Today’s Eruption Summary
No major changes in the past 24 hours, except that the lava channel was full and spilling over its levees in a number of places this morning (as seen in this photo by Bruce Omori). For the most part, they weren’t venturing past the boundaries of earlier flows:
Monday, July 2, 2018, 5:45 am – Kilauea's east rift zone overflight: A number of breaches of the channels can be seen here, as the fresher lava appears more silvery than the older.
Fissure 8 continues roaring along. With slack tradewinds today, it managed to whip up enough pyrocumulus to set off some localized thunderstorms. Fissure 22 is still spattering and feeding a small flow that’s going nowhere fast. At the ocean end of Fissure 8’s channel, lava is oozing out along a broad part of the lava delta and chewing further into what’s left of Kapoho Beach Lots:
Monday, July 2, 2018, 5:45 am – Kilauea's east rift zone overflight: Homes and property in Kapoho are being consumed by the flow's expanding northern boundary.
The latest summit explosion occurred at 1:24am HST July 2, the usual M5.3, with an ash plume ~1200 feet high. Immediately before, there were about 20-25 earthquakes an hour (a little less than in recent days) and dropped to 5/hour immediately afterwards (again, a little less).
[Below is a USGS video of the June 30 collapse/explosion as seen from Volcano House, I think, which gives a good view of the rockfalls all along the bluffs of the caldera walls]:
I haven’t mentioned LERZ seismicity in some time, because it’s been low for weeks. But I notice that section of HVO’s daily Kilauea update was amended starting yesterday. Since May, it’s reported “relatively low seismicity” and “low amplitude background tremor” with “numerous small earthquakes” in the LERZ plus occasional “higher amplitude tremor” near the ocean entry. Now it’s added, “Low amplitude tremor increased slightly on June 29 associated with renewed activity at Fissure 22.”
More Photos from USGS
Released three days late: good USGS footage of Fissure 8 with closeups, including sound, starting at 7:30:
(I should also note the USGS caption for that whirlwind video I stuck at the top of this post: “In the Leilani Estates subdivision, Hawaiian Volcano Observatory field crews monitoring fissure 8 captured this video of a whirlwind above the lava channel. The vortex of rapidly swirling air entrained hot lava, flinging it meters away. The scientists maintained a safe distance, using a telephoto lens to take this video. The whirlwind lasted about 10 minutes, starting and stopping without warning.”)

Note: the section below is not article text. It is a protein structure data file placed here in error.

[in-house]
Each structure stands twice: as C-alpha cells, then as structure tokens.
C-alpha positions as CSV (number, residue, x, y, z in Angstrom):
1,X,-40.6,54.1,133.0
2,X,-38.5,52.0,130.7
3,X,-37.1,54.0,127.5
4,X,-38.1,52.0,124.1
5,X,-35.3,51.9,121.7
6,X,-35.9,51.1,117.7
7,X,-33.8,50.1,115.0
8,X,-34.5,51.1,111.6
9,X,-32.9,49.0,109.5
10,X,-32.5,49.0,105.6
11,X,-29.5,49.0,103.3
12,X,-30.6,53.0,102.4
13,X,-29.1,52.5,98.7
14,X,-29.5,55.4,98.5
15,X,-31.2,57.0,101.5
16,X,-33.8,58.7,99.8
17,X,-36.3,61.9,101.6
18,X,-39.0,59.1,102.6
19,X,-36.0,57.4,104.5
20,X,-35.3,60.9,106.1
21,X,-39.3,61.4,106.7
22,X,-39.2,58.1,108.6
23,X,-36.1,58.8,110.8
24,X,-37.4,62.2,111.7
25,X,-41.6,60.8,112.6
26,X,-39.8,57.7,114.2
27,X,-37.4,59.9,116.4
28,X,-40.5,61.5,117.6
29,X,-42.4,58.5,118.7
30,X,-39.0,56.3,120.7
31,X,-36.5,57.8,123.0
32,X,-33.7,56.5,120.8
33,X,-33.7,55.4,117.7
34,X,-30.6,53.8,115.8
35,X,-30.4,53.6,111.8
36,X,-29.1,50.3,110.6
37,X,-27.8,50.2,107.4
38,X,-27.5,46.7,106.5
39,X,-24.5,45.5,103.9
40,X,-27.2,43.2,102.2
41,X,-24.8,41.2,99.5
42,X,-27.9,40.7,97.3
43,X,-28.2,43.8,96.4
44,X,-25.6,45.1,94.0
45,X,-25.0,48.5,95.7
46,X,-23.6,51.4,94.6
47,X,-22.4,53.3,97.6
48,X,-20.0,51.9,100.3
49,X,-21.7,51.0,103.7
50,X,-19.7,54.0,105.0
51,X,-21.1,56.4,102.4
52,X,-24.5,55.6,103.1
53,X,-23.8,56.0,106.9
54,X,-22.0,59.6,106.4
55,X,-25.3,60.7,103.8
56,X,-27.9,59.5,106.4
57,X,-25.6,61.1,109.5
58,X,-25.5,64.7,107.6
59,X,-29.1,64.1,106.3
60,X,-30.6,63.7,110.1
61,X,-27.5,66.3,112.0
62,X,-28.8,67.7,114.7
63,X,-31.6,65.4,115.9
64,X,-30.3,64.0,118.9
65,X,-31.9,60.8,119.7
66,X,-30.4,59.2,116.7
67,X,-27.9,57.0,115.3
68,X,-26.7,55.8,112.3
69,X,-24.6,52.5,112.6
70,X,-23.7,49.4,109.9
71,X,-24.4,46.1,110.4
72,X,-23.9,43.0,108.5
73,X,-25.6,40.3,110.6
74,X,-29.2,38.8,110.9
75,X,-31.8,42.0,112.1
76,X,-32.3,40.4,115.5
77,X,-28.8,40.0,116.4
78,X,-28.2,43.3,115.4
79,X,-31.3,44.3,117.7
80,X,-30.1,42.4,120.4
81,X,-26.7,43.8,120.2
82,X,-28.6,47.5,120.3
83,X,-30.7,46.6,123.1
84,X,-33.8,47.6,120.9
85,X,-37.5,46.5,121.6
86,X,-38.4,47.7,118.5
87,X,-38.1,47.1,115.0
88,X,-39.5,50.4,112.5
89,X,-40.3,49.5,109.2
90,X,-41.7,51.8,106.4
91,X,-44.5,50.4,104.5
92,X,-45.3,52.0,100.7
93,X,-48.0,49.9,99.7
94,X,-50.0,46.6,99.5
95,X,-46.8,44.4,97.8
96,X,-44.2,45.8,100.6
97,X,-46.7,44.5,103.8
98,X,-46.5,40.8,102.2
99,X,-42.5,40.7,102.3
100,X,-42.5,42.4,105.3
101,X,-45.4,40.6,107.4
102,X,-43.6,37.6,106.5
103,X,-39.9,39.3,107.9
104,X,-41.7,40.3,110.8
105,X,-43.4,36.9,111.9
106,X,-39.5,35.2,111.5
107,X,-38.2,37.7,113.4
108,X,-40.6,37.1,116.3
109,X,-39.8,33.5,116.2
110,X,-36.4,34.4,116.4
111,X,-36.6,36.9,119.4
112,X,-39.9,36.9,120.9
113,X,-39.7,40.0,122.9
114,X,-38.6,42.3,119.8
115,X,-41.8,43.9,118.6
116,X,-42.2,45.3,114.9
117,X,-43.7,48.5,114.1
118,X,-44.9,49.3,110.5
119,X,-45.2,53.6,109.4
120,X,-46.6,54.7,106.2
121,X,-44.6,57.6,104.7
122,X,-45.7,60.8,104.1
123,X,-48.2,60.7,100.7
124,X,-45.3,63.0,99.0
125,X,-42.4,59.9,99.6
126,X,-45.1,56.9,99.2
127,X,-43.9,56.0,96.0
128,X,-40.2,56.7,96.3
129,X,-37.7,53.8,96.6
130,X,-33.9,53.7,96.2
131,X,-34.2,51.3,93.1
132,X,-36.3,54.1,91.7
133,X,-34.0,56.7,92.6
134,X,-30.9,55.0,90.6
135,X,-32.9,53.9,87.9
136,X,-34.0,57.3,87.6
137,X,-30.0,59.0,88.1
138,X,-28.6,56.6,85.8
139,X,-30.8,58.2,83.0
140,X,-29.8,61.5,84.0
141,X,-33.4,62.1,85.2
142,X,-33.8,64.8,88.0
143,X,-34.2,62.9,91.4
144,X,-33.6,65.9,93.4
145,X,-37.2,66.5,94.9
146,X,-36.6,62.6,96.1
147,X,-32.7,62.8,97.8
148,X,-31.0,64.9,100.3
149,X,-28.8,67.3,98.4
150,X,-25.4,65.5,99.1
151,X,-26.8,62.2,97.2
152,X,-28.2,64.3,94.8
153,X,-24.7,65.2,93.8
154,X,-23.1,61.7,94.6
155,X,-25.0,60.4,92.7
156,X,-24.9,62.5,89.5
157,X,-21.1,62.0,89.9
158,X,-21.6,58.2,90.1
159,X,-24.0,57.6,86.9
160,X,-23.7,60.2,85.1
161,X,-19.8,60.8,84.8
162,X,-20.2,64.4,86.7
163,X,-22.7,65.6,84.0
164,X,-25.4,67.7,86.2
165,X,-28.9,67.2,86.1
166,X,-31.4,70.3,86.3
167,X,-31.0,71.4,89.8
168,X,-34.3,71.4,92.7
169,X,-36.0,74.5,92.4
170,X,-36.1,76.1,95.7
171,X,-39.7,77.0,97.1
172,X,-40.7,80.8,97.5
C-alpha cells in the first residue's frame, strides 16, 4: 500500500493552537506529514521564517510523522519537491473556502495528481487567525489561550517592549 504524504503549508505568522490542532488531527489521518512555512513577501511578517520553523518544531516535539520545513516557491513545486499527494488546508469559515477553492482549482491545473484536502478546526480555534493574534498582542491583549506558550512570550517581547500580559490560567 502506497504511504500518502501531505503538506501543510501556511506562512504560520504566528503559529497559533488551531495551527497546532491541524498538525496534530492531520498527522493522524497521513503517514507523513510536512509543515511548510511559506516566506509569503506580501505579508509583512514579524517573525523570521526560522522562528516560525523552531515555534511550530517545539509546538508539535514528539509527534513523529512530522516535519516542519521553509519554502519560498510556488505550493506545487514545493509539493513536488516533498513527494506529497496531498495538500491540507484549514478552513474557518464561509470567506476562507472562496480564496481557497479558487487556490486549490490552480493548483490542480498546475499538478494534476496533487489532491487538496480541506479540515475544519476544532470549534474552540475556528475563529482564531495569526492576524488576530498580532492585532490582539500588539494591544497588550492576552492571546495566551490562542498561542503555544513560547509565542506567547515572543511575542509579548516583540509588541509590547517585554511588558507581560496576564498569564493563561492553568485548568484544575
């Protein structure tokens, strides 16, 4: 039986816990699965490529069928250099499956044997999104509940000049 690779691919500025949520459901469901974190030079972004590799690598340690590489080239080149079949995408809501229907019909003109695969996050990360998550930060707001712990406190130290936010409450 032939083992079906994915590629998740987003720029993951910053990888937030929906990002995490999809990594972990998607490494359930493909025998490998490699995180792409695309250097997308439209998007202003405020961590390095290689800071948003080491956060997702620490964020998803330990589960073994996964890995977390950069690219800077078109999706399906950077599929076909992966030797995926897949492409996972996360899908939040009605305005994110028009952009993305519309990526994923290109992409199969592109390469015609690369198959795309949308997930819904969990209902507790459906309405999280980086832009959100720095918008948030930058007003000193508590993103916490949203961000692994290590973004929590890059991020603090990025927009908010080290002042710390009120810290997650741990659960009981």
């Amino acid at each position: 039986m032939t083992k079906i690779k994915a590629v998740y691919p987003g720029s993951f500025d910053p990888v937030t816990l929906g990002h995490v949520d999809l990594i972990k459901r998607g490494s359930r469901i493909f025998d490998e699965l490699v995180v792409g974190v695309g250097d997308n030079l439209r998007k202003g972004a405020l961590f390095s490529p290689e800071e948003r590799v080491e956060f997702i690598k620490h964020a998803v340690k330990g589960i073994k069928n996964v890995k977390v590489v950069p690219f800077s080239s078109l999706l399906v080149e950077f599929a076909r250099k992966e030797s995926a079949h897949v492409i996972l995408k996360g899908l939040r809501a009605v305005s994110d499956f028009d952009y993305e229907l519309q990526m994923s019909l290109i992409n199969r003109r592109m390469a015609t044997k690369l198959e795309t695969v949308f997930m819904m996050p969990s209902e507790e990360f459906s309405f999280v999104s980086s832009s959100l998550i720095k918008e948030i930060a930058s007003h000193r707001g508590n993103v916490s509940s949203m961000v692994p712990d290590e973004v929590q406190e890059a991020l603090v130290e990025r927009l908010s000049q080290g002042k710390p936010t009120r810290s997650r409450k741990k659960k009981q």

As of 23:45 HST, it looks like spillovers are continuing to occur, and F8 looks a bit more active tonight, although at least part of that will be steam from adjacent vents lit up by F8’s fountains.
July 2 Maps of LERZ
From Other Scientists
- Robin Andrews, IFLScience, “What The Hell Are The Giant ‘Lava Boats’ Seen In This Surreal Footage Of Kilauea?”
From Other Official Channels
— NWSHonolulu (@NWSHonolulu) July 2, 2018
— NWSHonolulu (@NWSHonolulu) July 2, 2018
From Local News Outlets
- HTH: “Highway 130, portion of 137 to reopen”
- HNN: “Eruptions on the Big Island are so vigorous they’re creating their own weather”
- BIVN: “Dangerous SO2 Leves Detected Near Puna Eruption”
- HSA: “Kilauea eruption shakes Volcano village residents”
- HNN: “Big Island mayor declares state of emergency in ongoing eruptions” [Read: extends state of emergency]
- HSA: “Ban on new construction in lava zones proposed”
- HSA: “Puna charter school displaced by lava seeks alternate site”
- BIN: “Sen. Hirono visits East Hawai’i”
- HTH: “Seeking relief from the vog, residents turn to essential oils, supplements”
- Dispatches from the Volcano muses on two months since this event began (with the collapse of Pu’u O’o), and includes a chant and translation of “He Kau no Hiʻiaka,” which I think Don Swanson alluded to in the meeting last Thursday: an oral history of eruptions somewhat like the current one, around ~1500 CE.
Volcano Village Meeting with USGS, Thursday June 28
Speaking of that meeting, I’ve now transcribed all the interesting geology info. A lot of answers, as well as a few startling questions:
- Part 1: Kyle Anderson discusses collapse/explosion events at summit and shows the new maps of drastically-changed Kilauea Caldera
- Part 2: Don Swanson shares own photos and observations of summit subsidence/changes, because he’s staying there (in Volcano House)
- Part 3: Q&A with senior members of HVO, during which Tina Neal (Scientist-in-Charge) attempts to be calm voice of reason, while Don Swanson unintentionally scares the bejeebus out of some Volcano Village residents?